If a charity is incorporated under a state’s nonprofit corporation law but is registered with other states to solicit contributions, is the organization now subject to the requirements for the Attorney General in those other states to approve certain corporate transactions, in addition to the approval that may be required from the AG in its state of incorporation?
Registration (or failure to register) in another state would ordinarily not create jurisdiction in the other state's Attorney General to pass on corporate transactions of the charity, other than those subject to the charitable solicitation registration act or those that might be criminal and are committed within the other state. Fundamental change transactions, such as amendment of articles of incorporation, sale of substantially all the assets, dissolution, conversion, etc. might require approval from the Attorney General of the home state, but would not be subject to the jurisdiction of the AG of the other state. A merger with an entity from another state might be subject to review by the AG of the other state, but only as to the action of the entity organized in that state, not as to the action of the entity that is merely registered to solicit in that state.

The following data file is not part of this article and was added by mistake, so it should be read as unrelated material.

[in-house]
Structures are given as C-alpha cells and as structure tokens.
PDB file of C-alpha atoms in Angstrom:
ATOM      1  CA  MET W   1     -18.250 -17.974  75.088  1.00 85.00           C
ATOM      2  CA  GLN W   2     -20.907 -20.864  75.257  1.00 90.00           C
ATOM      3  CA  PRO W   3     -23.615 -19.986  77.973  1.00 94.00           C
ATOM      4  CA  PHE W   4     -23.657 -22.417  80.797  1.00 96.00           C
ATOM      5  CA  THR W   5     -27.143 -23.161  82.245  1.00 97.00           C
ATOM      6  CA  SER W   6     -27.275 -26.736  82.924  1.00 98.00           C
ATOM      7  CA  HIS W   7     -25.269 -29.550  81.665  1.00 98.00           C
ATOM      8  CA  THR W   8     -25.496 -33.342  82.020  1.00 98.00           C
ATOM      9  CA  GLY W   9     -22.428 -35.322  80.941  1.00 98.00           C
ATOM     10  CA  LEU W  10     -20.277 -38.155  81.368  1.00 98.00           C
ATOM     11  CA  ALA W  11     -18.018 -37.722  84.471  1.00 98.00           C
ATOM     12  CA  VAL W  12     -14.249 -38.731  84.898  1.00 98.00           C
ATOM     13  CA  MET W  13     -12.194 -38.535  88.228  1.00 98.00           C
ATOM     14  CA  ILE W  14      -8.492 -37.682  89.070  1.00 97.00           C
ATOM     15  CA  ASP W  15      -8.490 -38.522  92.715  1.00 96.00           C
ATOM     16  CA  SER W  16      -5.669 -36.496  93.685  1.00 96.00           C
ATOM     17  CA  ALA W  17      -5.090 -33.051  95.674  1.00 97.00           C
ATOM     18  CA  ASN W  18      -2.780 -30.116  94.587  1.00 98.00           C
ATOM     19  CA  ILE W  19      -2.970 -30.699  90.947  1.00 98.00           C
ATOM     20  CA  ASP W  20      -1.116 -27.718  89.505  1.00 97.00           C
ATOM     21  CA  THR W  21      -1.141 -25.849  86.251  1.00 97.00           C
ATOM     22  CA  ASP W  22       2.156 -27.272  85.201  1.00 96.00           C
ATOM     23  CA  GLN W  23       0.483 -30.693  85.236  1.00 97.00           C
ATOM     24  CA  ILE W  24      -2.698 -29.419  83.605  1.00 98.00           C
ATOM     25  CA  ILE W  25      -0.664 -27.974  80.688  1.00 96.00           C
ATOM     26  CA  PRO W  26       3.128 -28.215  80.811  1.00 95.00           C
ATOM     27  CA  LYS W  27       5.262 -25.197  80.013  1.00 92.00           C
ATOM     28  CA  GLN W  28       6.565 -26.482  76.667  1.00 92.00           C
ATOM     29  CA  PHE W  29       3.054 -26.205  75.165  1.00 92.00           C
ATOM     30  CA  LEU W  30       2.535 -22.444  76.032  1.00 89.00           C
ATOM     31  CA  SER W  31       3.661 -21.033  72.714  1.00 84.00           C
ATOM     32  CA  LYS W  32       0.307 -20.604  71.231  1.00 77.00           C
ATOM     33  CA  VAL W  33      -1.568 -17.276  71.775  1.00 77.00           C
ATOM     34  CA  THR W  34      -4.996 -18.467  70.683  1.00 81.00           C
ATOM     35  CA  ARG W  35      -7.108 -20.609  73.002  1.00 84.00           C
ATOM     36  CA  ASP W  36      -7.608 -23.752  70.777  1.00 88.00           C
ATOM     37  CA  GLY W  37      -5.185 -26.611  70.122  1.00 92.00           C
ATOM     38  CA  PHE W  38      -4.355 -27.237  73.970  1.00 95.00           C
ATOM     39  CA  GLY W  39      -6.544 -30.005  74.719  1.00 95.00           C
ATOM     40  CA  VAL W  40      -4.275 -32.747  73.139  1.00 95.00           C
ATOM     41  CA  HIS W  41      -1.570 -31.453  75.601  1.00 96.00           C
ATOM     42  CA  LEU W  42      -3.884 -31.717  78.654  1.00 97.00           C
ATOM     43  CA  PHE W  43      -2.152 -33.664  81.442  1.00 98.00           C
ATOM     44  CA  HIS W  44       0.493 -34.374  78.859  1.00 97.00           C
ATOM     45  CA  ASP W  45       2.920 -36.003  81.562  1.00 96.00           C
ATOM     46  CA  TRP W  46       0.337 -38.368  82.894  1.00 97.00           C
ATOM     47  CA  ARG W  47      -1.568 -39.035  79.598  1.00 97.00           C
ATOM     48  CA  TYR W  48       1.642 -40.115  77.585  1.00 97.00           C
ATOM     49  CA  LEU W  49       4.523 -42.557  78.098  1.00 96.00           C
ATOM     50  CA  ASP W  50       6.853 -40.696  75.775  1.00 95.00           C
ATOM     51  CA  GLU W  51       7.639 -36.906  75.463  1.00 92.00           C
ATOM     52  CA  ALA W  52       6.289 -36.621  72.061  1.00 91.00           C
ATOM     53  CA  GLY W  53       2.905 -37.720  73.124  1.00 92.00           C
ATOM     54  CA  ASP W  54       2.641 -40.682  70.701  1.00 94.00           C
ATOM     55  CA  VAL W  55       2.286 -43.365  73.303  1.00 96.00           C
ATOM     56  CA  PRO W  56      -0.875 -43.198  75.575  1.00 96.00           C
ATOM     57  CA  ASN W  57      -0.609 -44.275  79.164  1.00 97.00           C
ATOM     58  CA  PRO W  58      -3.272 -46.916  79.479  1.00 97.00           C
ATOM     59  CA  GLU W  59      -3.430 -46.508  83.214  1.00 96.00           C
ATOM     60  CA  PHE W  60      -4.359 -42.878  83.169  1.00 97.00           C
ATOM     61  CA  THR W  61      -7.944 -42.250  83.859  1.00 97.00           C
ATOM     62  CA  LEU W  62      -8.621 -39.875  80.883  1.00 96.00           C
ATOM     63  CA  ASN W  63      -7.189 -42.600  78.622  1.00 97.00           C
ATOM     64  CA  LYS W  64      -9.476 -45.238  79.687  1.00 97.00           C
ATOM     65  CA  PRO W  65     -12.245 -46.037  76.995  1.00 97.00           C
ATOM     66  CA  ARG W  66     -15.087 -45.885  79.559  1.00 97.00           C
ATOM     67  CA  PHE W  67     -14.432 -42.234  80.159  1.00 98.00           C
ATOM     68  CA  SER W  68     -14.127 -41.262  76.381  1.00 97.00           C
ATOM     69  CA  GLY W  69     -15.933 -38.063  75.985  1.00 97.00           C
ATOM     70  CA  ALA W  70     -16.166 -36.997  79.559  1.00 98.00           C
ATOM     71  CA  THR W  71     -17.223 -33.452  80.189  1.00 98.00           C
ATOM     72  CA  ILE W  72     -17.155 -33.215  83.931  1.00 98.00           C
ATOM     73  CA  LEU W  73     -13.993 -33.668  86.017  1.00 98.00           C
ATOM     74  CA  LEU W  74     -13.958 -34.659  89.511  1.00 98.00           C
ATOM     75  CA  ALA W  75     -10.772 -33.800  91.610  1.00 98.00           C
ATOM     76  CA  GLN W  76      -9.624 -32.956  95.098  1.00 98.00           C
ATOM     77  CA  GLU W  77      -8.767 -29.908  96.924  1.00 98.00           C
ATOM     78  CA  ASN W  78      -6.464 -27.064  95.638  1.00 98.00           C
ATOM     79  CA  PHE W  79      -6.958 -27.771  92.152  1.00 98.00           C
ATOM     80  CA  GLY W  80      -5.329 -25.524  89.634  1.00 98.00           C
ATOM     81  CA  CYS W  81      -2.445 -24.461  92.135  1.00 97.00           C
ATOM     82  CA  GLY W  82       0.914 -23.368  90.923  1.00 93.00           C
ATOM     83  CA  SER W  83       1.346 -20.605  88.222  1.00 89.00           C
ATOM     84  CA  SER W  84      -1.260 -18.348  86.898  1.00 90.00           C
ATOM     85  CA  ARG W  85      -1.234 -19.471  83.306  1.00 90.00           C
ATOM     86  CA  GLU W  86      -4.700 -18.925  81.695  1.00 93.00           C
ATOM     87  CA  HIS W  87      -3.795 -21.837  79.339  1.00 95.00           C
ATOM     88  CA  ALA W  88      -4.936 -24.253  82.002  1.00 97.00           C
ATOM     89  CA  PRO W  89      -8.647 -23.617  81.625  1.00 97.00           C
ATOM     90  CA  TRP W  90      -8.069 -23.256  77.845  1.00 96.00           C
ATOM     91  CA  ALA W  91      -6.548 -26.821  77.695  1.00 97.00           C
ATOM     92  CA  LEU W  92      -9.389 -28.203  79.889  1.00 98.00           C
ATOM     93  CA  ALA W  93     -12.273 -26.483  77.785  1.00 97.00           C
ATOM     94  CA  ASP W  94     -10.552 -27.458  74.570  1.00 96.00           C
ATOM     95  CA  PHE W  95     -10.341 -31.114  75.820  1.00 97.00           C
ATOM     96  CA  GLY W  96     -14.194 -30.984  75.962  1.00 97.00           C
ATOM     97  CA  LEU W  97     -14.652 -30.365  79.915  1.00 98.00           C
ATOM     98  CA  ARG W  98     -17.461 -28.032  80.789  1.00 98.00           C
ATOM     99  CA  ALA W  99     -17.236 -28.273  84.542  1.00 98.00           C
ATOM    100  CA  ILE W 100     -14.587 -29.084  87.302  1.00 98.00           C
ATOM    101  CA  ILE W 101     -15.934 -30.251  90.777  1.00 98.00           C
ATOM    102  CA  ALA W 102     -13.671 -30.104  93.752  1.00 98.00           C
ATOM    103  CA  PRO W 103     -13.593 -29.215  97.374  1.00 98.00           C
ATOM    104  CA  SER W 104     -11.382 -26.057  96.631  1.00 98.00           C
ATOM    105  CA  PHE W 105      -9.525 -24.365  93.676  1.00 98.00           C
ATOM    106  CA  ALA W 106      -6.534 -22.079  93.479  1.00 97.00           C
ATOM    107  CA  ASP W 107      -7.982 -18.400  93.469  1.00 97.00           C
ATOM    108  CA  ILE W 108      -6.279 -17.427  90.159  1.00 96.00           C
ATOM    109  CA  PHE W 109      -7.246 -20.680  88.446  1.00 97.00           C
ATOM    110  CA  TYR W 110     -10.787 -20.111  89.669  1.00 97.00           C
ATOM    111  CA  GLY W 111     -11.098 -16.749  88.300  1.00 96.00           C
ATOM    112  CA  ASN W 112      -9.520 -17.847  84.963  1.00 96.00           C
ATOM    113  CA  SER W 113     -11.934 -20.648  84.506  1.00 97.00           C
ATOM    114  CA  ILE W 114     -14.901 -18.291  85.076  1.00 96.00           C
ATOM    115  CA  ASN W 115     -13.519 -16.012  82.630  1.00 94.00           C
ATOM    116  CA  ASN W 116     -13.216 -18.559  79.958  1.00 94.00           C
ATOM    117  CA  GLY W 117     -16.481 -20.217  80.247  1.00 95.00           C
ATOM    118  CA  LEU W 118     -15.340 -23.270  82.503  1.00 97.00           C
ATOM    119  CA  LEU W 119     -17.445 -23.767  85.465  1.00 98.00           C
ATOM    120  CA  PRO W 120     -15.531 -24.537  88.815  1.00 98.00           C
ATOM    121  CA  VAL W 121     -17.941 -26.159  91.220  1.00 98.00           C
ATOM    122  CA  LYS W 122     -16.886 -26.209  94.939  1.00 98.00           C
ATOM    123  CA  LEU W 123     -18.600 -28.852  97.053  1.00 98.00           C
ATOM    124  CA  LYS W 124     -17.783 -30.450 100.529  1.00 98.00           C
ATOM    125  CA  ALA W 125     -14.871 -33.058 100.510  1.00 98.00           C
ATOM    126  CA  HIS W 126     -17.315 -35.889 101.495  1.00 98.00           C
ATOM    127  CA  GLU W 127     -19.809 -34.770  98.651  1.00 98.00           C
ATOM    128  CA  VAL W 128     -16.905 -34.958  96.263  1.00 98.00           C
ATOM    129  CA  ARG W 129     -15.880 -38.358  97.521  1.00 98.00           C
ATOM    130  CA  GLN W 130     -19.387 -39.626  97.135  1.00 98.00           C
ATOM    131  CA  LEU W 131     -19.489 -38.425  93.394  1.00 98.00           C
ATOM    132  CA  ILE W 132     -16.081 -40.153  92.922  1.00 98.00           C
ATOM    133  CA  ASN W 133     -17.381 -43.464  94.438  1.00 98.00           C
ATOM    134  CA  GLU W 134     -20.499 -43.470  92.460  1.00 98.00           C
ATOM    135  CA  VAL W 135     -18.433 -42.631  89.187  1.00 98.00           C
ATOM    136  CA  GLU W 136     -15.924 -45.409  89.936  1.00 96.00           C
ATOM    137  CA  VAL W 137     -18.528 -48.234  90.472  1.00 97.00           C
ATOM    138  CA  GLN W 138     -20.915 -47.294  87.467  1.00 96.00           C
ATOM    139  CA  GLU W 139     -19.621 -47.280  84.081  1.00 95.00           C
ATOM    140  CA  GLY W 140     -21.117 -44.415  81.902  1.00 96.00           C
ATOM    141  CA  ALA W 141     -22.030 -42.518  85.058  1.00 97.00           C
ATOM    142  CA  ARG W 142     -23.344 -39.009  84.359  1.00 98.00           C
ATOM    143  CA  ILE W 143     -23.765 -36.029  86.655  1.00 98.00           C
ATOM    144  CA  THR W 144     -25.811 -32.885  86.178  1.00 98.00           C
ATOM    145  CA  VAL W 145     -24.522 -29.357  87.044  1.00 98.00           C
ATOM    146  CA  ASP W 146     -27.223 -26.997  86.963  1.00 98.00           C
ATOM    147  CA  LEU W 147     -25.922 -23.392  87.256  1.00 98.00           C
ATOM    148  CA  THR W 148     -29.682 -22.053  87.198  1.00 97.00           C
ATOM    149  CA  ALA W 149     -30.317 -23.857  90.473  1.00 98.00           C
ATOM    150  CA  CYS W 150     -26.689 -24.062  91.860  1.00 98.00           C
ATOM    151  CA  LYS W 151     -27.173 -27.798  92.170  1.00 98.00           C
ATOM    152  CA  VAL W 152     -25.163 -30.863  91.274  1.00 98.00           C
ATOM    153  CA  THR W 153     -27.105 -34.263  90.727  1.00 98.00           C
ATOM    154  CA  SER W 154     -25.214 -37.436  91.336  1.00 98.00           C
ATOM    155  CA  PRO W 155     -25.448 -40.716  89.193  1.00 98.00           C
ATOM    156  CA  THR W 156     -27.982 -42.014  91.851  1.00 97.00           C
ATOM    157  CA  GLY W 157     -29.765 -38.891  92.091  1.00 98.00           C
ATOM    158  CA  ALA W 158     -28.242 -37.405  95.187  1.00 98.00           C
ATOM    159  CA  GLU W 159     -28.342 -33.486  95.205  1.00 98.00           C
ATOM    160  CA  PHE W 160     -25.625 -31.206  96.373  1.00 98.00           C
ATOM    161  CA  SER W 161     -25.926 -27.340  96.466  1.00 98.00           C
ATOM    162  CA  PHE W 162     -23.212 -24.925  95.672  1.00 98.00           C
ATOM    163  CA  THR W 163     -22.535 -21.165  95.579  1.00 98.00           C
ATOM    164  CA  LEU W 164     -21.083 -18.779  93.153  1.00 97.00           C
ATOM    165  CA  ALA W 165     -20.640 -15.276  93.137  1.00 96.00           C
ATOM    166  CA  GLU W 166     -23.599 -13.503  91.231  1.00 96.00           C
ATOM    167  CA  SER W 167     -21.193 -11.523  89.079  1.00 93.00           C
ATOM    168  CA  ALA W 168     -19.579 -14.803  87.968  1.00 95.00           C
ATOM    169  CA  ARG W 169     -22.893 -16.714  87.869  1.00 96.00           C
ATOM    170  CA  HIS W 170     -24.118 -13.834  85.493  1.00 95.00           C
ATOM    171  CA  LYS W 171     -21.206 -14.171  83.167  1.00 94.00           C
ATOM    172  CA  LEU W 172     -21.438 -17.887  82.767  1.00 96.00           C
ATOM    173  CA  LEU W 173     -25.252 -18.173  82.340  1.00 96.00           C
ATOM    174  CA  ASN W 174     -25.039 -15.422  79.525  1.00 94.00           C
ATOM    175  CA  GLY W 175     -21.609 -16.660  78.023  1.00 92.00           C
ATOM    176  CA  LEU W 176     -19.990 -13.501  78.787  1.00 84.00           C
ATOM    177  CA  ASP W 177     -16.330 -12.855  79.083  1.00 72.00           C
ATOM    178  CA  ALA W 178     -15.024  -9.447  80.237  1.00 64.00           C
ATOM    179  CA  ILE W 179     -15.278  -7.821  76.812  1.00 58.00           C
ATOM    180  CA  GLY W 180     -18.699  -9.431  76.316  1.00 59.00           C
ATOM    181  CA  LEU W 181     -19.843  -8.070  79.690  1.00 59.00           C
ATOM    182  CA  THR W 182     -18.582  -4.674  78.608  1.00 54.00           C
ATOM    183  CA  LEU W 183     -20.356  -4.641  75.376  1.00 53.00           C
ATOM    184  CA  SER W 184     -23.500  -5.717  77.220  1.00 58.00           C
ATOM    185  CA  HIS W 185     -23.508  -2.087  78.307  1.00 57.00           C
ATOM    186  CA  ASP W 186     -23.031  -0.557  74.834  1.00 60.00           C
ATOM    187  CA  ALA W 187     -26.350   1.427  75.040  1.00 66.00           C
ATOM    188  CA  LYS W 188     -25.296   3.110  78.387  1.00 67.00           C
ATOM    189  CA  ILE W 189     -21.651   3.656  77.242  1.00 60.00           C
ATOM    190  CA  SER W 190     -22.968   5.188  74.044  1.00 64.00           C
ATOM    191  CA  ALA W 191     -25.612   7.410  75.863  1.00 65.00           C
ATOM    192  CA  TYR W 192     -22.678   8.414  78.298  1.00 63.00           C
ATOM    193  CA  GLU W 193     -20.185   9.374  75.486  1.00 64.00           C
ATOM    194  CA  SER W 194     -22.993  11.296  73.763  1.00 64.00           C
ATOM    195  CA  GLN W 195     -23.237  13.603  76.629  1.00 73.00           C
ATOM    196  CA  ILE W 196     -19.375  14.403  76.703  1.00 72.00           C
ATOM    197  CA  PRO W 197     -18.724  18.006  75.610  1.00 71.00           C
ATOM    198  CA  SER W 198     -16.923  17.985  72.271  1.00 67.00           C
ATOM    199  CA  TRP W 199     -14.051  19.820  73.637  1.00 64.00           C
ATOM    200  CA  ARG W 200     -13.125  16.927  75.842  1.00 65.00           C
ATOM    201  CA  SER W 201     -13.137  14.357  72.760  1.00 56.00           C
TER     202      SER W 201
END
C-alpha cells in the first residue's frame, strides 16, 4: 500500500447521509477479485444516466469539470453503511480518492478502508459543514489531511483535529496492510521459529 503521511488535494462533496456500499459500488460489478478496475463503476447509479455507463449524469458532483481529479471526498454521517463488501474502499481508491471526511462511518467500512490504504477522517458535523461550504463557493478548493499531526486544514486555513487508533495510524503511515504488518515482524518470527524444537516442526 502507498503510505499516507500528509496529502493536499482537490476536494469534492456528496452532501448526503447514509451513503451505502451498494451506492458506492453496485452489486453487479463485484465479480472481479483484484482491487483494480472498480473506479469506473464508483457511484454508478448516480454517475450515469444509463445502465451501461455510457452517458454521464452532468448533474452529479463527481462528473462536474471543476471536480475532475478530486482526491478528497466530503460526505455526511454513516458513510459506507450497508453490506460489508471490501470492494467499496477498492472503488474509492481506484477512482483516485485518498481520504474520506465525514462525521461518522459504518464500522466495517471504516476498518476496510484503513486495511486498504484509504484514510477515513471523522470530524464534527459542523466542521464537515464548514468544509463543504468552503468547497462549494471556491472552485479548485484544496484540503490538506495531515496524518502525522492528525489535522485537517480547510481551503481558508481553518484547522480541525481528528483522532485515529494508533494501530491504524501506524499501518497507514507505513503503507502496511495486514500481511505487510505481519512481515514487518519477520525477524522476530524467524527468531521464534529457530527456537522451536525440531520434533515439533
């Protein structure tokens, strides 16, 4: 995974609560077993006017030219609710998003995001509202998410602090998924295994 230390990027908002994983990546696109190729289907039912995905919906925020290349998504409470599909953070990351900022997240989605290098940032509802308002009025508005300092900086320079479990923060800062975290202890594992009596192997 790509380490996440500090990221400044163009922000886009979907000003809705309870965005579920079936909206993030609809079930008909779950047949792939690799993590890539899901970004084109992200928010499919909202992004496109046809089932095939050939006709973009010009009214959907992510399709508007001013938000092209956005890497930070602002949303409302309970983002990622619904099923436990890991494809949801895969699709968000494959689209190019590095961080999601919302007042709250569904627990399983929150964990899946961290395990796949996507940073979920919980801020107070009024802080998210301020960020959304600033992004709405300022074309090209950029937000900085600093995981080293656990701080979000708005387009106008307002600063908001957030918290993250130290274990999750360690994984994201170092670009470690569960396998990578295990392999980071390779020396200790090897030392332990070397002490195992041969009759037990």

The general answer to this question, with caveats such as those set out above, is No, but without knowing the specific transaction that is contemplated, I am not comfortable trying to give a definitive answer.